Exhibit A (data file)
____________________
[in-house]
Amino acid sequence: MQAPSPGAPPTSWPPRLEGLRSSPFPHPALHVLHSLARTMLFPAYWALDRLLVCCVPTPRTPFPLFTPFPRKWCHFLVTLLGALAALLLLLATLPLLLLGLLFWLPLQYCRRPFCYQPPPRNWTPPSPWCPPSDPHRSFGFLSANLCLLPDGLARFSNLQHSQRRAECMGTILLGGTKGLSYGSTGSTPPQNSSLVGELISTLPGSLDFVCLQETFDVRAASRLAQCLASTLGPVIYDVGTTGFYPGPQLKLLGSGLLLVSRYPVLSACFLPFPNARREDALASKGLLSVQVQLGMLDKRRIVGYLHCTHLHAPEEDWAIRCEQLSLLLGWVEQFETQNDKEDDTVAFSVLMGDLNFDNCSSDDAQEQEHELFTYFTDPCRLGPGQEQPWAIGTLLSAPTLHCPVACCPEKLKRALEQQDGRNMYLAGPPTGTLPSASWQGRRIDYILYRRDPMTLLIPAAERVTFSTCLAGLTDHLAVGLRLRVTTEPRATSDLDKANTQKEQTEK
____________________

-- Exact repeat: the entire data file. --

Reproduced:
[in-house]
Amino acid sequence: MQAPSPGAPPTSWPPRLEGLRSSPFPHPALHVLHSLARTMLFPAYWALDRLLVCCVPTPRTPFPLFTPFPRKWCHFLVTLLGALAALLLLLATLPLLLLGLLFWLPLQYCRRPFCYQPPPRNWTPPSPWCPPSDPHRSFGFLSANLCLLPDGLARFSNLQHSQRRAECMGTILLGGTKGLSYGSTGSTPPQNSSLVGELISTLPGSLDFVCLQETFDVRAASRLAQCLASTLGPVIYDVGTTGFYPGPQLKLLGSGLLLVSRYPVLSACFLPFPNARREDALASKGLLSVQVQLGMLDKRRIVGYLHCTHLHAPEEDWAIRCEQLSLLLGWVEQFETQNDKEDDTVAFSVLMGDLNFDNCSSDDAQEQEHELFTYFTDPCRLGPGQEQPWAIGTLLSAPTLHCPVACCPEKLKRALEQQDGRNMYLAGPPTGTLPSASWQGRRIDYILYRRDPMTLLIPAAERVTFSTCLAGLTDHLAVGLRLRVTTEPRATSDLDKANTQKEQTEK